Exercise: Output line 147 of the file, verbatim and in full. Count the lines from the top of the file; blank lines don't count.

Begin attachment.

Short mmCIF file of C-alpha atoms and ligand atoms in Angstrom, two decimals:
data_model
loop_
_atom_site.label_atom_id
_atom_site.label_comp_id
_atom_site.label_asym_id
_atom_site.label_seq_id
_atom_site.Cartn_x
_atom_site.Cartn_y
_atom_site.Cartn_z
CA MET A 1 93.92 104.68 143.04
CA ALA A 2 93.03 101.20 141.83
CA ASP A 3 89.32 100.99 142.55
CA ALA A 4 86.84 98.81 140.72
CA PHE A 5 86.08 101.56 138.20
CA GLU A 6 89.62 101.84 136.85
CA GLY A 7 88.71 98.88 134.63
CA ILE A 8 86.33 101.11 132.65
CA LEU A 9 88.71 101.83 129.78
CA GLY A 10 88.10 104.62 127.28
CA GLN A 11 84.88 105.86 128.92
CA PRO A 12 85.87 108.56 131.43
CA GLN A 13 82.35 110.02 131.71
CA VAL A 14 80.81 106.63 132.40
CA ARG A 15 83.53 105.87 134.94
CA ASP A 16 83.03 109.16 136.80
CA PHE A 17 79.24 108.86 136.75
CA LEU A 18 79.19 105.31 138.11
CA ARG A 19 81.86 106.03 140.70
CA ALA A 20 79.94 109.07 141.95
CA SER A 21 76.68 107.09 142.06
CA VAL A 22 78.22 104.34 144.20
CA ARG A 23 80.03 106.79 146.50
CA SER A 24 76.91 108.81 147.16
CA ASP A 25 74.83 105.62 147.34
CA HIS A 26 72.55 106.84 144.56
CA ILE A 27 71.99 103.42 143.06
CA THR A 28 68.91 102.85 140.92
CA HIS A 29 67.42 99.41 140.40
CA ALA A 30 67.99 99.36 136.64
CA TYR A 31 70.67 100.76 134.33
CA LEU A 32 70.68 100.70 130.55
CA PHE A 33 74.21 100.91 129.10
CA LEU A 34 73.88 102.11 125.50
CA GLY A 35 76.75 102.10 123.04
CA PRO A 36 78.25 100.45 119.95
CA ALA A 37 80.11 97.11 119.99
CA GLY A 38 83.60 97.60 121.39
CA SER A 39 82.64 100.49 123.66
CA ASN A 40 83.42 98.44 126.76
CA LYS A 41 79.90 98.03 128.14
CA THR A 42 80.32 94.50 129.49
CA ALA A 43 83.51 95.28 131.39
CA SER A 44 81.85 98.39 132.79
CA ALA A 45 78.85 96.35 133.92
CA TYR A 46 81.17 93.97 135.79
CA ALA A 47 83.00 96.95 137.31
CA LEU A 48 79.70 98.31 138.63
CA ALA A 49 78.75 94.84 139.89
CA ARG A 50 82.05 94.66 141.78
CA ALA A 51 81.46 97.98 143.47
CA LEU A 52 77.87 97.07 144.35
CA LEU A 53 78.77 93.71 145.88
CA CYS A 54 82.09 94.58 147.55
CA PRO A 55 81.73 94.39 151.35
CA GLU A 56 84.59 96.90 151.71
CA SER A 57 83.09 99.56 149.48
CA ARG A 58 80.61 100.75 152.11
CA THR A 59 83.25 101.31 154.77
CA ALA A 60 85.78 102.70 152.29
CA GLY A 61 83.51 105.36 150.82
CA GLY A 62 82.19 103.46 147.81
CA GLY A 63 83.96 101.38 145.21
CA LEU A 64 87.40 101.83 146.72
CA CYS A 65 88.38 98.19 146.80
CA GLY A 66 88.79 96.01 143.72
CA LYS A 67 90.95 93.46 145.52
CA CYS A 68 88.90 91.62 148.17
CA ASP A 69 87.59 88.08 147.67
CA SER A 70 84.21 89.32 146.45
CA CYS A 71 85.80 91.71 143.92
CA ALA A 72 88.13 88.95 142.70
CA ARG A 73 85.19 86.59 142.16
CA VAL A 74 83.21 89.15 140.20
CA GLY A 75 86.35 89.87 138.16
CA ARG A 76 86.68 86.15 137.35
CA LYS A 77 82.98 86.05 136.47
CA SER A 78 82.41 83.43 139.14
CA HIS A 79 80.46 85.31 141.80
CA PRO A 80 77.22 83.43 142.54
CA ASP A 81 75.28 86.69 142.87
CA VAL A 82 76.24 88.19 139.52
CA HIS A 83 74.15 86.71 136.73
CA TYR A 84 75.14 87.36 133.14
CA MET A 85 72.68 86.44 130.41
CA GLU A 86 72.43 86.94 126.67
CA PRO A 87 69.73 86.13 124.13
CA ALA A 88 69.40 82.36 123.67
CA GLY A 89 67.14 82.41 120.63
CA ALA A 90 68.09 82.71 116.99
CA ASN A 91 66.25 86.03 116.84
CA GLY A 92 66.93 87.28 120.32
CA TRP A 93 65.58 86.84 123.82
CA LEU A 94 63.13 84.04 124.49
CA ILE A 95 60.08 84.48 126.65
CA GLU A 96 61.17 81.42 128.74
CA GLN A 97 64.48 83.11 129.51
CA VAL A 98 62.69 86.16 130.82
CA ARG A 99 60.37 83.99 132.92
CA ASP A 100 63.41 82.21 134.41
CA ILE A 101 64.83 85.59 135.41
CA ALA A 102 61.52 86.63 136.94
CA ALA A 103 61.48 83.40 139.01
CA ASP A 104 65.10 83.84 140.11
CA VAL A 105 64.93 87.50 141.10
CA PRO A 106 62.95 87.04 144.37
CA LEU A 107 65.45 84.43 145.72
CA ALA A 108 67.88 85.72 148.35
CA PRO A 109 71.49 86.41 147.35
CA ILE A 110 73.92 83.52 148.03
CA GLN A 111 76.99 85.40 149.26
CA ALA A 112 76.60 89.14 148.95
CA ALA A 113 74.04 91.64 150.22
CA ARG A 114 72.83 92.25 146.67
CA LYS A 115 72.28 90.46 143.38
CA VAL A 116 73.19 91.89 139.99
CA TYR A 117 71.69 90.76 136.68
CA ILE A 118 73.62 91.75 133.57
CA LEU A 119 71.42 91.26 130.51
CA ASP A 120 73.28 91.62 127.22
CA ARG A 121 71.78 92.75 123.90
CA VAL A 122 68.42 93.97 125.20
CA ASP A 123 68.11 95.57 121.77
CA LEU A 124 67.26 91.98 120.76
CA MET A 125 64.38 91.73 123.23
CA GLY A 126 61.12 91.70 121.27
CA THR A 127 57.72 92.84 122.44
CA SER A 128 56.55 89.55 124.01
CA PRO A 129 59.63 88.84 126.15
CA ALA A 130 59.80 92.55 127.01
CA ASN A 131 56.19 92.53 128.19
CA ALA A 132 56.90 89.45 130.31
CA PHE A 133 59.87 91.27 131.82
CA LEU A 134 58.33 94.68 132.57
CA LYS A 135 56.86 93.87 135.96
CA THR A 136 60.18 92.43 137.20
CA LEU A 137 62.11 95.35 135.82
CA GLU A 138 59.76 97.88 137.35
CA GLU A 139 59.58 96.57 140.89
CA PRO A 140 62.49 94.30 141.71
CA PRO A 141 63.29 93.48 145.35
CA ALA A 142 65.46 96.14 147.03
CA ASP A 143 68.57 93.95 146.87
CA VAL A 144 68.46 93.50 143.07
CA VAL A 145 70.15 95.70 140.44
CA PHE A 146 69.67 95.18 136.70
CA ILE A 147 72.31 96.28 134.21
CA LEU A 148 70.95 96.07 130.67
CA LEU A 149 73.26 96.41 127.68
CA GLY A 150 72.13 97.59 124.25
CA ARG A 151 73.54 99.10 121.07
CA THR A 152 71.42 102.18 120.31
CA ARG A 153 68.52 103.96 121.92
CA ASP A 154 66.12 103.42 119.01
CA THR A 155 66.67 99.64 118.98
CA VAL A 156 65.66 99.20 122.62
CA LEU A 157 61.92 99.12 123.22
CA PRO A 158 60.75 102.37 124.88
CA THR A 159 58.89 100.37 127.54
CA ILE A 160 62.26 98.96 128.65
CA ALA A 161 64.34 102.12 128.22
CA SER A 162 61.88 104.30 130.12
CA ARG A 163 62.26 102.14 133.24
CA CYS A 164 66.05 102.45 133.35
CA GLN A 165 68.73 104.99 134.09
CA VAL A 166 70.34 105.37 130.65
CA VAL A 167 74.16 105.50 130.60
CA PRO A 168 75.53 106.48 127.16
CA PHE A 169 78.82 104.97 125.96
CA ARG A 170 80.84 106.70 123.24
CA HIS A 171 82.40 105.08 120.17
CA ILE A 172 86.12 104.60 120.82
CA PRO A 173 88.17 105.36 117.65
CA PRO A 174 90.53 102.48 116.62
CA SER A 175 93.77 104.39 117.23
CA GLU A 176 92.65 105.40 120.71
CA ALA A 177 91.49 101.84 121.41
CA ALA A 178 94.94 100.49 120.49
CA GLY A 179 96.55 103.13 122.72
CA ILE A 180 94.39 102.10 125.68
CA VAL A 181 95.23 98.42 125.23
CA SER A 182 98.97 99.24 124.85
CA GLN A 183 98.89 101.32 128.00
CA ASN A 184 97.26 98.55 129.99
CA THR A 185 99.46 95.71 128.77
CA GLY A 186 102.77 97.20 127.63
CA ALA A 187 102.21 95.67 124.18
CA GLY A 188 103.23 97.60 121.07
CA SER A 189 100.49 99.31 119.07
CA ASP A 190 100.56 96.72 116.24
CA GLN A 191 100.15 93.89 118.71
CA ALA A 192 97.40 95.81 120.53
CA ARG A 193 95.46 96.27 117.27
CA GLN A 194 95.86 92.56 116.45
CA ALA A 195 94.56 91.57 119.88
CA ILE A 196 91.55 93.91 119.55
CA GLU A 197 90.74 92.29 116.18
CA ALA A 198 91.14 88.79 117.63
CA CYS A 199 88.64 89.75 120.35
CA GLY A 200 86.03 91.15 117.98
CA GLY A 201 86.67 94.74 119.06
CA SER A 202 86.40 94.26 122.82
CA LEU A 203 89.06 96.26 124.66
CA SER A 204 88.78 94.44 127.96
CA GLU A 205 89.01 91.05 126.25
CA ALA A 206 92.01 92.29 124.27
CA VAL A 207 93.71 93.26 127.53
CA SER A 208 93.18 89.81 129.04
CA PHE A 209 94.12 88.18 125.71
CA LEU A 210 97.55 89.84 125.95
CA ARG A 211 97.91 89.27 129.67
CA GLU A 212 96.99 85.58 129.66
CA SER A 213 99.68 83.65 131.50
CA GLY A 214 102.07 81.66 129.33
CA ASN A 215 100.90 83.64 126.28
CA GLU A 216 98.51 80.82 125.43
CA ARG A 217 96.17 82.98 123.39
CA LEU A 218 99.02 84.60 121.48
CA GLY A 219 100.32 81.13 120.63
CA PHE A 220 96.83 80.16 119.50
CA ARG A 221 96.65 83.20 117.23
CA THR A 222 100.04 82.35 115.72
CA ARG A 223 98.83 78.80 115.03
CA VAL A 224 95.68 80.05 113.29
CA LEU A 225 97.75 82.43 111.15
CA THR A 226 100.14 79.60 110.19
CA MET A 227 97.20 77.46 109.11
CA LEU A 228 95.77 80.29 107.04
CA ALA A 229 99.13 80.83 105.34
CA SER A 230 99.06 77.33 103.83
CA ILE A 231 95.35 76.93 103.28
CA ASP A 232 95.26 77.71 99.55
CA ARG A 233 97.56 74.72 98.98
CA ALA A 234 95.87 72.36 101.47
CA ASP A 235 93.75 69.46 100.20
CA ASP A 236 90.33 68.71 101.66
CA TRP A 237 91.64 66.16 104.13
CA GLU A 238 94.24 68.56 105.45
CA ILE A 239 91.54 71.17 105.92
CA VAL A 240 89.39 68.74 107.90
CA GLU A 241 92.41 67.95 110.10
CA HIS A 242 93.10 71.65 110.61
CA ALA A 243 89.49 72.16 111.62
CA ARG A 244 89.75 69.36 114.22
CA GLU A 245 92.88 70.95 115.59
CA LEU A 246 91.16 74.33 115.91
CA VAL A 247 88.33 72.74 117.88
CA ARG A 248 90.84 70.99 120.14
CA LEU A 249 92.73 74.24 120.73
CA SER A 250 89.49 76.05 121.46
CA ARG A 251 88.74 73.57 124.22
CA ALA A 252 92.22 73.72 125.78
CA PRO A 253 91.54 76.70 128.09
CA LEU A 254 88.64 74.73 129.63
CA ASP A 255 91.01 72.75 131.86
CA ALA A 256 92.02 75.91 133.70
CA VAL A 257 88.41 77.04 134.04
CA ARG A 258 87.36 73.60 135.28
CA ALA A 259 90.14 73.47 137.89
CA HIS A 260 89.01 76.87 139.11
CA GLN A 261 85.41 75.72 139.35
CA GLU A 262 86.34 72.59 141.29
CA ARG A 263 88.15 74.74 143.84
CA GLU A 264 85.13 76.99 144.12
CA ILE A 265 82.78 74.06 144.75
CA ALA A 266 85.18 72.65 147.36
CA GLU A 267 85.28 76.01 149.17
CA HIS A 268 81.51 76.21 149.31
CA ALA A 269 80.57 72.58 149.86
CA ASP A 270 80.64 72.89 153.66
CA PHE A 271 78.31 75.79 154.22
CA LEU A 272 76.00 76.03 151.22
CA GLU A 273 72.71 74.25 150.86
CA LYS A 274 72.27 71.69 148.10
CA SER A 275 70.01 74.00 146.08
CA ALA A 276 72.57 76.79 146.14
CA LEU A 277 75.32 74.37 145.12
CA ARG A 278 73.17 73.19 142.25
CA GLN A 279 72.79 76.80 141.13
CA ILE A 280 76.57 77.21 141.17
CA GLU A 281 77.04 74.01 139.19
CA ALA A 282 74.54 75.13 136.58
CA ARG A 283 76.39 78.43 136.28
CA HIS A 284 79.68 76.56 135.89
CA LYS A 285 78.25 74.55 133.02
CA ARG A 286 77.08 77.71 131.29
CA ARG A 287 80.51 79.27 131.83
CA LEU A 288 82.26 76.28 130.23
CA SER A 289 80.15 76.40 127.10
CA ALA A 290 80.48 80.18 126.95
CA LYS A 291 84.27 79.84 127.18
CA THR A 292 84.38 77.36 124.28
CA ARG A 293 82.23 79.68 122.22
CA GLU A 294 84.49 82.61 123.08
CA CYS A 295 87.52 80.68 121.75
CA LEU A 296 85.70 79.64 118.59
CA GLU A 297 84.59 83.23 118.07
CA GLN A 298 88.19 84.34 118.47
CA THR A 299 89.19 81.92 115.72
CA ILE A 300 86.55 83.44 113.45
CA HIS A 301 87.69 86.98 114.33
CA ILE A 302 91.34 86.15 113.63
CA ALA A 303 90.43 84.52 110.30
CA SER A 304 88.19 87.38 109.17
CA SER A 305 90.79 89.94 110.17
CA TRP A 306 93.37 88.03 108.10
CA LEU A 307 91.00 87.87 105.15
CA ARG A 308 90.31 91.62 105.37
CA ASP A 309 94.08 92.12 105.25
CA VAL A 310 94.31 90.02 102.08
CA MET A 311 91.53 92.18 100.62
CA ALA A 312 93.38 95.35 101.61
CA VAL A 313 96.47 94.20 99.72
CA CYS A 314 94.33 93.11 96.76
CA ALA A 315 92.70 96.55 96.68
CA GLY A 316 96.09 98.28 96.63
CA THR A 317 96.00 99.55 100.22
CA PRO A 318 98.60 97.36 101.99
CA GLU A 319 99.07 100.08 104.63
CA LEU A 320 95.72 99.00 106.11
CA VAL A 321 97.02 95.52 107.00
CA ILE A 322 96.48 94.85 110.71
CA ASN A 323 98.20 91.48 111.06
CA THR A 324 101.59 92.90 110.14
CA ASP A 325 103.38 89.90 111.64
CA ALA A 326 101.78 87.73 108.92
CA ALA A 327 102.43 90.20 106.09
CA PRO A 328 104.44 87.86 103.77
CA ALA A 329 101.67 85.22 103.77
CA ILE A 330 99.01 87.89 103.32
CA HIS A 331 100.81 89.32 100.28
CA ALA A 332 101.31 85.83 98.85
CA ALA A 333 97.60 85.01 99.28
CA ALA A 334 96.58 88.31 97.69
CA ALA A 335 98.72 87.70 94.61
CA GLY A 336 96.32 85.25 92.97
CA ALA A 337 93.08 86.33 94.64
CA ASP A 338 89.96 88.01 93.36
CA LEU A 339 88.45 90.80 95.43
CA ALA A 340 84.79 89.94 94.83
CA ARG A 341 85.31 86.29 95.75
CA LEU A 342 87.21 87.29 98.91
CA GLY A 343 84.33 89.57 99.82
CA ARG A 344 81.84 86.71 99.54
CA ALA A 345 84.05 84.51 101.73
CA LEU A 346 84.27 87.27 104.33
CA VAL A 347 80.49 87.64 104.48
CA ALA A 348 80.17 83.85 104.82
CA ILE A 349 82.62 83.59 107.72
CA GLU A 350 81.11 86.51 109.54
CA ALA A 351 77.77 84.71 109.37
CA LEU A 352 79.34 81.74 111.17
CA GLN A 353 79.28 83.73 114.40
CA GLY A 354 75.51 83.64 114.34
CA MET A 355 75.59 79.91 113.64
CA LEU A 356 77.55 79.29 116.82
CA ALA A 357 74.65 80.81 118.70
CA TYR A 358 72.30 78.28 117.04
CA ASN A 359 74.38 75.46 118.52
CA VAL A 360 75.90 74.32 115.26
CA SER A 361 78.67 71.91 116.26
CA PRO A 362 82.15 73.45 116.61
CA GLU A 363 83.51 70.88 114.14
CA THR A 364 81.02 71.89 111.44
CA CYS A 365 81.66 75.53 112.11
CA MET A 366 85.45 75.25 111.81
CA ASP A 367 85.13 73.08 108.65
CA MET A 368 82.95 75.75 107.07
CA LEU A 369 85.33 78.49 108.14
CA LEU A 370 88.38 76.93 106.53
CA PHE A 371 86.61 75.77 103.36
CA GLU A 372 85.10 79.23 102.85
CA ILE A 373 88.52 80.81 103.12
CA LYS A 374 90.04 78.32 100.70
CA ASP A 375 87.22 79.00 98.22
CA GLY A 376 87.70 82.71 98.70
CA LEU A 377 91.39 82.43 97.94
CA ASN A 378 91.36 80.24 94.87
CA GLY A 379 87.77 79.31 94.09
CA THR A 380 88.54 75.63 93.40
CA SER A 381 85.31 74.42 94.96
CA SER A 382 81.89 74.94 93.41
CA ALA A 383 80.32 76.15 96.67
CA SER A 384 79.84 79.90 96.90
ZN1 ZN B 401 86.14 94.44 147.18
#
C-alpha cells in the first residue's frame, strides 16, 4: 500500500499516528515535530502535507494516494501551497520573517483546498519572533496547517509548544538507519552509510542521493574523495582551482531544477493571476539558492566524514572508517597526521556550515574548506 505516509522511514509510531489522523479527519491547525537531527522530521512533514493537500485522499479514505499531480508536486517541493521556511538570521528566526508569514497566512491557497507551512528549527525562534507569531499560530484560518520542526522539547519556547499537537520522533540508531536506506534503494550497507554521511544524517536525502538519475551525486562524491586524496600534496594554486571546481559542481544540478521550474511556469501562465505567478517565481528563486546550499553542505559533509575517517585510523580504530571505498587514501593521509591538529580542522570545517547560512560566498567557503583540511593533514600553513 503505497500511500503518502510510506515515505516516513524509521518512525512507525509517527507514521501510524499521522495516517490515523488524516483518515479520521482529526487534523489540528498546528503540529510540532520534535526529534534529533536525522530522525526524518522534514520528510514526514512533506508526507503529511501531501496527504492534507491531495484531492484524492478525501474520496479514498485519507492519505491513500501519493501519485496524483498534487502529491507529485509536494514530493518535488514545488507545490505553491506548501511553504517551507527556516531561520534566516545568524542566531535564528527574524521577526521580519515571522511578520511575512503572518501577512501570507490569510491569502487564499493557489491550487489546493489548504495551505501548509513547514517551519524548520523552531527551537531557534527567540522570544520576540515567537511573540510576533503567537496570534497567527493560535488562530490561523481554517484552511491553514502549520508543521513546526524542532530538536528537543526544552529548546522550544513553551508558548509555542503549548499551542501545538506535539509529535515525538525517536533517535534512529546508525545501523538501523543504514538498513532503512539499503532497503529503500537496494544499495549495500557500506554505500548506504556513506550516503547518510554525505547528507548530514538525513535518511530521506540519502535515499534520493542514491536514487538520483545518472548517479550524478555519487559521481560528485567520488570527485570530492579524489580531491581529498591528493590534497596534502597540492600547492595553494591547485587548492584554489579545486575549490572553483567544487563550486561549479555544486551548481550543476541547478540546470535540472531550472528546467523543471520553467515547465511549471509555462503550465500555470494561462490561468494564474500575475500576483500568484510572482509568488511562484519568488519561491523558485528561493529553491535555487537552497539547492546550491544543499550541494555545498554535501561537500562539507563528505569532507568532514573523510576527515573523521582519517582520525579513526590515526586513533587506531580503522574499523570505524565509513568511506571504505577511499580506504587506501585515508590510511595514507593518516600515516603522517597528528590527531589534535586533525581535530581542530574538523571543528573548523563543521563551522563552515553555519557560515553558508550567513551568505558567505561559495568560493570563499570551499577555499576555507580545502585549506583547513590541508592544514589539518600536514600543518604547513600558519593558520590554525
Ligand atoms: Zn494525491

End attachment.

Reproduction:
CA LEU A 137 62.11 95.35 135.82